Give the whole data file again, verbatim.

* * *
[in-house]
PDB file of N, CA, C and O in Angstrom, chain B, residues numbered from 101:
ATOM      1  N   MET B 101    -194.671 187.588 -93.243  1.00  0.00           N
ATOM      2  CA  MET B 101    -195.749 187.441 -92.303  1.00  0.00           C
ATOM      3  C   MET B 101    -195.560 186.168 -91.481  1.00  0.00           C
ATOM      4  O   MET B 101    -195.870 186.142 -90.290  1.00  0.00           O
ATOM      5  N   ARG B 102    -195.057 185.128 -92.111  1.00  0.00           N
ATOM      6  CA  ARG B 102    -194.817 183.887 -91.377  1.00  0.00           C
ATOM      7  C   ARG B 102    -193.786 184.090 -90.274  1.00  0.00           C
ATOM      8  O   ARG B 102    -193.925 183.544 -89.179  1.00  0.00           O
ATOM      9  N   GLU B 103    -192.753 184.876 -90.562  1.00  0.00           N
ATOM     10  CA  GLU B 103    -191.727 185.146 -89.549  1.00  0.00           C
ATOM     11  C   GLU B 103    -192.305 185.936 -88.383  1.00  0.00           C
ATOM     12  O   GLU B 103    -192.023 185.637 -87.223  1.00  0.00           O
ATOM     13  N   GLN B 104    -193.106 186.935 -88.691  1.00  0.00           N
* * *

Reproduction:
[in-house]
PDB file of N, CA, C and O in Angstrom, chain B, residues numbered from 101:
ATOM      1  N   MET B 101    -194.671 187.588 -93.243  1.00  0.00           N
ATOM      2  CA  MET B 101    -195.749 187.441 -92.303  1.00  0.00           C
ATOM      3  C   MET B 101    -195.560 186.168 -91.481  1.00  0.00           C
ATOM      4  O   MET B 101    -195.870 186.142 -90.290  1.00  0.00           O
ATOM      5  N   ARG B 102    -195.057 185.128 -92.111  1.00  0.00           N
ATOM      6  CA  ARG B 102    -194.817 183.887 -91.377  1.00  0.00           C
ATOM      7  C   ARG B 102    -193.786 184.090 -90.274  1.00  0.00           C
ATOM      8  O   ARG B 102    -193.925 183.544 -89.179  1.00  0.00           O
ATOM      9  N   GLU B 103    -192.753 184.876 -90.562  1.00  0.00           N
ATOM     10  CA  GLU B 103    -191.727 185.146 -89.549  1.00  0.00           C
ATOM     11  C   GLU B 103    -192.305 185.936 -88.383  1.00  0.00           C
ATOM     12  O   GLU B 103    -192.023 185.637 -87.223  1.00  0.00           O
ATOM     13  N   GLN B 104    -193.106 186.935 -88.691  1.00  0.00           N